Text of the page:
Africa Express, the Damon Albarn-spearheaded cross-cultural collaboration between African and western musicians, has been closely linked to the Roskilde Festival for a couple of years now. In 2015, the festival ended with a five-hour African Express show, involving more than 100 artists. Also last year, the Roskilde Festival Charity Society donated 1 million DKK to Africa Express for the support of education and cultural projects related to African music.
This year, Africa Express opened Roskilde’s huge Orange stage on Wednesday 29 June when the Orchestra of Syrian Musicians + Damon Albarn + Guests wowed the audience for two hours. Back in 2010, Albarn (whose father was a professor of Arab studies and Islamic art, by the way) and his band Gorillaz were accompanied by the Orchestra of Syrian Musicians on a world tour taking them to both Roskilde and Damascus, making them the first major Western band to play in Syria. Sadly, as civil war broke out in 2011, they’re still also the last international act to have played in Syria.
It must have been a logistical nightmare getting visas and work permits for about 30 orchestra members and 20 choir members, now spread all over Syria, Europe and the US, some of them having fled the war without passports. Still, the orchestra managed to offer us a positive celebration of the musical culture of Syria, and I’m sure most of the people in the audience were not that familiar with traditional or contemporary Syrian and Arabic music before the concert.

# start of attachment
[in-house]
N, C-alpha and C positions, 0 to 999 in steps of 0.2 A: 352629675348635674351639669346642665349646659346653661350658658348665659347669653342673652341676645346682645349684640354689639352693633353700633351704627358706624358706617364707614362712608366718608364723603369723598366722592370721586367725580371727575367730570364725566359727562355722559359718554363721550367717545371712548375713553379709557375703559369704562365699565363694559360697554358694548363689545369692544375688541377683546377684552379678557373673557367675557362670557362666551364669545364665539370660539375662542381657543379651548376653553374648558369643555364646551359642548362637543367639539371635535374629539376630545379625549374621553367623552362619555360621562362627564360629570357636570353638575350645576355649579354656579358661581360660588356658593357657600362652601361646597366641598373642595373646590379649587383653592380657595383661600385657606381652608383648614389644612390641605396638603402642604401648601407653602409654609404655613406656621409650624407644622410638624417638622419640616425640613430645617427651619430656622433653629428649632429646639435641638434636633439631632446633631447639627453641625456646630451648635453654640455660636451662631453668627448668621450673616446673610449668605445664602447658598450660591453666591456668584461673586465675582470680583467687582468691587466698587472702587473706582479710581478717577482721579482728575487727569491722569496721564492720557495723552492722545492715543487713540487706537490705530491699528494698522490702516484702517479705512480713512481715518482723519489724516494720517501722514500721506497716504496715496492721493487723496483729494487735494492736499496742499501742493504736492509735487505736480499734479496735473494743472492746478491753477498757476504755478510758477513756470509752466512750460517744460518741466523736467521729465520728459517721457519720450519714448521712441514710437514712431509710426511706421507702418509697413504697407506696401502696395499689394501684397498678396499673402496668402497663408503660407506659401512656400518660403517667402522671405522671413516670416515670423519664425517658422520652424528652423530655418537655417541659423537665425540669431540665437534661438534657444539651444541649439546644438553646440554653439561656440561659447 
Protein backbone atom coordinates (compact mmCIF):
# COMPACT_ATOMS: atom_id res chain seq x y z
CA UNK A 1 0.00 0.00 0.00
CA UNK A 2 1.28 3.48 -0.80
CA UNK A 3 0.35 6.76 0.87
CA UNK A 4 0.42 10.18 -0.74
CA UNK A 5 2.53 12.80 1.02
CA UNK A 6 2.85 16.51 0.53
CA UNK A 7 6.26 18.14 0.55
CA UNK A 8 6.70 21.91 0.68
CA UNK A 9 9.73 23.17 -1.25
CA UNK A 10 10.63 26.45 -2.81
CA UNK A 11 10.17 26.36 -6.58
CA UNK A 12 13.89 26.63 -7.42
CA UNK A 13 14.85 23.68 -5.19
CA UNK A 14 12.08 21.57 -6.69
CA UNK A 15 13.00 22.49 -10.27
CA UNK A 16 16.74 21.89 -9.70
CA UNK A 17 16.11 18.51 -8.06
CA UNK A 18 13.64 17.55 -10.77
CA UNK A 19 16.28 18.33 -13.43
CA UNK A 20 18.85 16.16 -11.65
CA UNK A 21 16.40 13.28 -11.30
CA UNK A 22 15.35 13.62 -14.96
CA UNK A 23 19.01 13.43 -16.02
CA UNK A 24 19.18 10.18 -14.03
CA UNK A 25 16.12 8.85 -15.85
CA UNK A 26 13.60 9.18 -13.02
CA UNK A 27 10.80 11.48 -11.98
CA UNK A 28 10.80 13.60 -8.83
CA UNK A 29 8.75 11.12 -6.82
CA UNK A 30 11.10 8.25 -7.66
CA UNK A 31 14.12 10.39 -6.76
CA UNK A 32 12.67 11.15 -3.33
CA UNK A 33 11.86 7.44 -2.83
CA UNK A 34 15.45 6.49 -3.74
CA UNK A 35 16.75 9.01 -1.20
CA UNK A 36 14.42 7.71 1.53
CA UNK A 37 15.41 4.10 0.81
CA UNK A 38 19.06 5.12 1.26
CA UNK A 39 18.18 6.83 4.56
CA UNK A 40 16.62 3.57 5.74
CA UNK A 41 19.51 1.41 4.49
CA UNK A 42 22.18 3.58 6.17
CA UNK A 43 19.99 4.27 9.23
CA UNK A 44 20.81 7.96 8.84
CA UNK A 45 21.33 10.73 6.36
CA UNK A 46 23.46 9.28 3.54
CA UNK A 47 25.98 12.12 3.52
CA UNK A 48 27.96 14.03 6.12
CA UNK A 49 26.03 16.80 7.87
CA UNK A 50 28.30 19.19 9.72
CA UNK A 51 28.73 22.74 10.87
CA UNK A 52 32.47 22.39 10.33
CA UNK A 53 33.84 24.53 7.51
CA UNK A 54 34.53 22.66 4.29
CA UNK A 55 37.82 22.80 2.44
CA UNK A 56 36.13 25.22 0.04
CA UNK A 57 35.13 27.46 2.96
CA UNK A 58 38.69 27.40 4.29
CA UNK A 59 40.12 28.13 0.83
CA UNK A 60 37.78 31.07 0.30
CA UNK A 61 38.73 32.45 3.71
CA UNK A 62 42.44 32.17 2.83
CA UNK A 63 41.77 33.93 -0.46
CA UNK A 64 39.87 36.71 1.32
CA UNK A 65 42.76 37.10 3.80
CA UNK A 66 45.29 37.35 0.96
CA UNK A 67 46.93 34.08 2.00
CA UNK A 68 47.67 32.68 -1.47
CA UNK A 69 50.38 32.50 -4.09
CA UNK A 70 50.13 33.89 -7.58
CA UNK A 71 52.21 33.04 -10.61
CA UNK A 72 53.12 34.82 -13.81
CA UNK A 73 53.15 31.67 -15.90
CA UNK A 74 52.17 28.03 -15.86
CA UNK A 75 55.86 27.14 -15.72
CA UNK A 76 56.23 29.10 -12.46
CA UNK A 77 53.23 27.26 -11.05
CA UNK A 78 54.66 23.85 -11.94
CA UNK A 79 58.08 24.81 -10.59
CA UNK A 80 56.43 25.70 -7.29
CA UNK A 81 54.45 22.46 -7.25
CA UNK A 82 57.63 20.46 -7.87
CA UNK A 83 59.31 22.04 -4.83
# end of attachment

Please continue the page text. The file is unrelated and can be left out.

The guests brought their own flavours to the show, and at least yours truly had never before encountered “the Queen of Arab Hip-Hop” Malikah (Lebanon/France) or Eslam Jawaad (Lebanon/Syria), the first Arabic hip-hop artist to record tracks in classical Arabic. Other star guests, such as Bassekou Kouyaté (Mali) and Seckou Keita (Senegal), were familiar even to me.
Duelling banjos? Nope, Bassekou Kouyaté on ngoni (2 strings) and Seckou Keita on kora (22 strings) jamming with the Orchestra of Syrian Musicians.
Julia Holter (USA) joined the Syrians and Seckou Keita on stage for her 2015 single Feel You. She also sang Paul McCartney’s 1968 Beatles song Blackbird as a duet with Damon Albarn.
Not just bomp bah-bomp and rama-lama ding-dong
In a world seemingly going crazier every day, many artists probably have a lot on their minds but at least in Roskilde they mostly let their music do the talking. Maybe subtle hints are more effective than onstage rants, anyway. Even the glorious PJ Harvey, whose brand new The Hope Six Demolition Project album has very politically charged lyrics, didn’t really say a word in-between songs before presenting her band.
Hurray for the Riff Raff’s Alynda Lee Segarra (of Puerto Rican descent) nailed it on stage: “Fuck Donald Trump” – with two flags hanging behind her back: the flag of Puerto Rico and a rainbow one representing peace. Photographer: Laura E. Partain